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Environment

COVID Doesn't Stop Living Land and Waters

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Despite the pandemic, 2021 was another busy year for Chad Pregracke and Living Lands and Waters. By the end of December, the group had picked up more than 565,000 pounds of trash along seven major rivers.

Spokesperson Callie Schaser says because of COVID, Living Lands and Waters relied on small group cleanups instead of the larger events of the past years.

"We'd get groups of anywhere from 6-15, 6-20 trying to be as safe as possible with COVID. Luckily we do work outside so that make our life a little easier just being more safe but when we're in the boats and everything with them we have COVID measures just to be safe and all of that.

One major change from the past was having a small excavator to help their crews pick up larger items.

"So they're going up and down on the banks and getting that really, really heavy stuff that we can't get which are cars, boats, house boats, we have a sail boat, and we have a sunken barge as well. And those things come anywhere from 3,000 pounds I think maybe even to 35."

Schaser says during a cleanup in Memphis, they found a gun with its serial number scratched off and gave it to police, and near Paducah, they found a 10,000 pound boiler from a turn-of-the-century steamboat.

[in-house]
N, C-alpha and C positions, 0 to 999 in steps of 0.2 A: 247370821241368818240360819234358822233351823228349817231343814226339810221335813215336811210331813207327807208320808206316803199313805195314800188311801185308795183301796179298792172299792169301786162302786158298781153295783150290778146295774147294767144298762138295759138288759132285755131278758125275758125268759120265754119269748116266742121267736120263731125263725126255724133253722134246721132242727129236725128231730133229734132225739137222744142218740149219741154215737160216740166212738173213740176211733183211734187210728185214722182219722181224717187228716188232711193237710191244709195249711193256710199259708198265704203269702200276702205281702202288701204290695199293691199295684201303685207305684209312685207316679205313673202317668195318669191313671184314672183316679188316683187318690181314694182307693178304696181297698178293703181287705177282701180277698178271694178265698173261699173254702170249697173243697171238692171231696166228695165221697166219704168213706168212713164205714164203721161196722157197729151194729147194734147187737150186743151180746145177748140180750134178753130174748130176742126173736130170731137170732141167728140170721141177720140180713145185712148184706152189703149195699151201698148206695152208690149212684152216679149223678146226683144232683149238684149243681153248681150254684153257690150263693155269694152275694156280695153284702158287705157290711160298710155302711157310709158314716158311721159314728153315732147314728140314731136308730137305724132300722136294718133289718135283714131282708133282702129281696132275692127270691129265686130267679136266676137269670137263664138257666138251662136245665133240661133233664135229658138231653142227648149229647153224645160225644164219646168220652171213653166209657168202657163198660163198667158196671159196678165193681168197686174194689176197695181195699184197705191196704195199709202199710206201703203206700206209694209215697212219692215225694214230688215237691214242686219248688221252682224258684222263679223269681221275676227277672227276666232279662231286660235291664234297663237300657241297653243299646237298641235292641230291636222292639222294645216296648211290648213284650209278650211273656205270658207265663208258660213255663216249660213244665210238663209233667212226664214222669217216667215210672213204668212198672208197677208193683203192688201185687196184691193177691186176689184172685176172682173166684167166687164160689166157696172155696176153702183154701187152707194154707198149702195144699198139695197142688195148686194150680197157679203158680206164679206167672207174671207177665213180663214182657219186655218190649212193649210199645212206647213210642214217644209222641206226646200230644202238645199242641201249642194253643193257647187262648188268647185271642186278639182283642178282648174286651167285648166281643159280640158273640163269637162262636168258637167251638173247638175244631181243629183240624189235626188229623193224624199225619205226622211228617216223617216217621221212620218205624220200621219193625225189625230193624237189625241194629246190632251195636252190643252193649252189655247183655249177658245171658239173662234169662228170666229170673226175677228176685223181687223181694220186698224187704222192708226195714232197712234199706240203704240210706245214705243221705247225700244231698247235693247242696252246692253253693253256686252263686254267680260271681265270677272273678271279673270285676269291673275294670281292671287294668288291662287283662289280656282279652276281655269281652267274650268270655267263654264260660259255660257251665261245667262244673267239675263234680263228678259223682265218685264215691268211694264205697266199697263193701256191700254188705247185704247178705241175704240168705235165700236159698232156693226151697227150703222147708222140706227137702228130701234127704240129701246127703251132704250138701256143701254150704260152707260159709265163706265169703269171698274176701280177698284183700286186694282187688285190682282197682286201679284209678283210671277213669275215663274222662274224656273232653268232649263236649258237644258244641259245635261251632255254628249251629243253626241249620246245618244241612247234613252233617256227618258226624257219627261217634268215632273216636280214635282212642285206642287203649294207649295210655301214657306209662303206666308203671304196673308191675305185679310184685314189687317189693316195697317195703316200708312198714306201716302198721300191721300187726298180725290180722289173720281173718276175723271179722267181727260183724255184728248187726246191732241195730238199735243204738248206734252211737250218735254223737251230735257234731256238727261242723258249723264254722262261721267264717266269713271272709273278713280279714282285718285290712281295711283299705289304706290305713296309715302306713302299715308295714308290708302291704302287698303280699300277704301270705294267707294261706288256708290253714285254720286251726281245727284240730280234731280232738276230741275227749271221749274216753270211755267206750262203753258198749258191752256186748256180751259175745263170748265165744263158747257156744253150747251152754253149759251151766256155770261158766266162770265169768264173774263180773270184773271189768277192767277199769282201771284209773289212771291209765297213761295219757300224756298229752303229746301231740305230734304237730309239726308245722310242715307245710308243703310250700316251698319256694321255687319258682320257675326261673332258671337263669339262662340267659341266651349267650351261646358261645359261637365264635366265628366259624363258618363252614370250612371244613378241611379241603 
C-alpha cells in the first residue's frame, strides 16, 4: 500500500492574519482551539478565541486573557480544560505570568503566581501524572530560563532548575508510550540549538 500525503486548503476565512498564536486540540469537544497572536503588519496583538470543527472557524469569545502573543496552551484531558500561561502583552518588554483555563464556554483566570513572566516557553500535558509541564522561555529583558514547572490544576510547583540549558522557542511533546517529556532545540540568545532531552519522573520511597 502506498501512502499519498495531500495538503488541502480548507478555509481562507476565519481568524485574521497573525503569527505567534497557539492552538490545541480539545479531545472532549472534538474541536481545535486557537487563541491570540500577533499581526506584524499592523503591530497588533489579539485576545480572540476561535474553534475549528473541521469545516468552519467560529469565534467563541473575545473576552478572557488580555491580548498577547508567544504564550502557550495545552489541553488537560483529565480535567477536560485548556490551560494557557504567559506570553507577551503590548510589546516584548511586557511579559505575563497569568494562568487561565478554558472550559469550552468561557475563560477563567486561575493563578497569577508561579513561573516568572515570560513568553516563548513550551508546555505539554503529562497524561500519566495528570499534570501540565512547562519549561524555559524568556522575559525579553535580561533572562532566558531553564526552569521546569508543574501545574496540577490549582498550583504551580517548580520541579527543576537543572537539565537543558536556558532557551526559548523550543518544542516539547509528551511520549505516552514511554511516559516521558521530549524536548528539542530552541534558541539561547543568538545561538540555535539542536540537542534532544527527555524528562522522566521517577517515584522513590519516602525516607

In December, Living Lands and Waters sent a crew to Kentucky to help clean up from the devastating tornados. At Kentucky Lake they focused on picking up boats that had been damaged to recover the fuel before it leaked into the environment.

Environment
A native of Detroit, Herb Trix began his radio career as a country-western disc jockey in Roswell, New Mexico (“KRSY, your superkicker in the Pecos Valley”), in 1978. After a stint at an oldies station in Topeka, Kansas (imagine getting paid to play “Louie Louie” and “Great Balls of Fire”), he wormed his way into news, first in Topeka, and then in Freeport Illinois. While a graduate student in the Public Affairs Reporting Program at the University of Illinois at Springfield (then known as Sangamon State University), he got his first taste of public radio, covering Illinois state government for WUIS. Here in the Quad Cities, Herb worked for WHBF Radio before coming to WVIK in 1987. Herb also produces the weekly public affairs feature Midwest Week – covering the news behind the news by interviewing reporters about the stories they cover.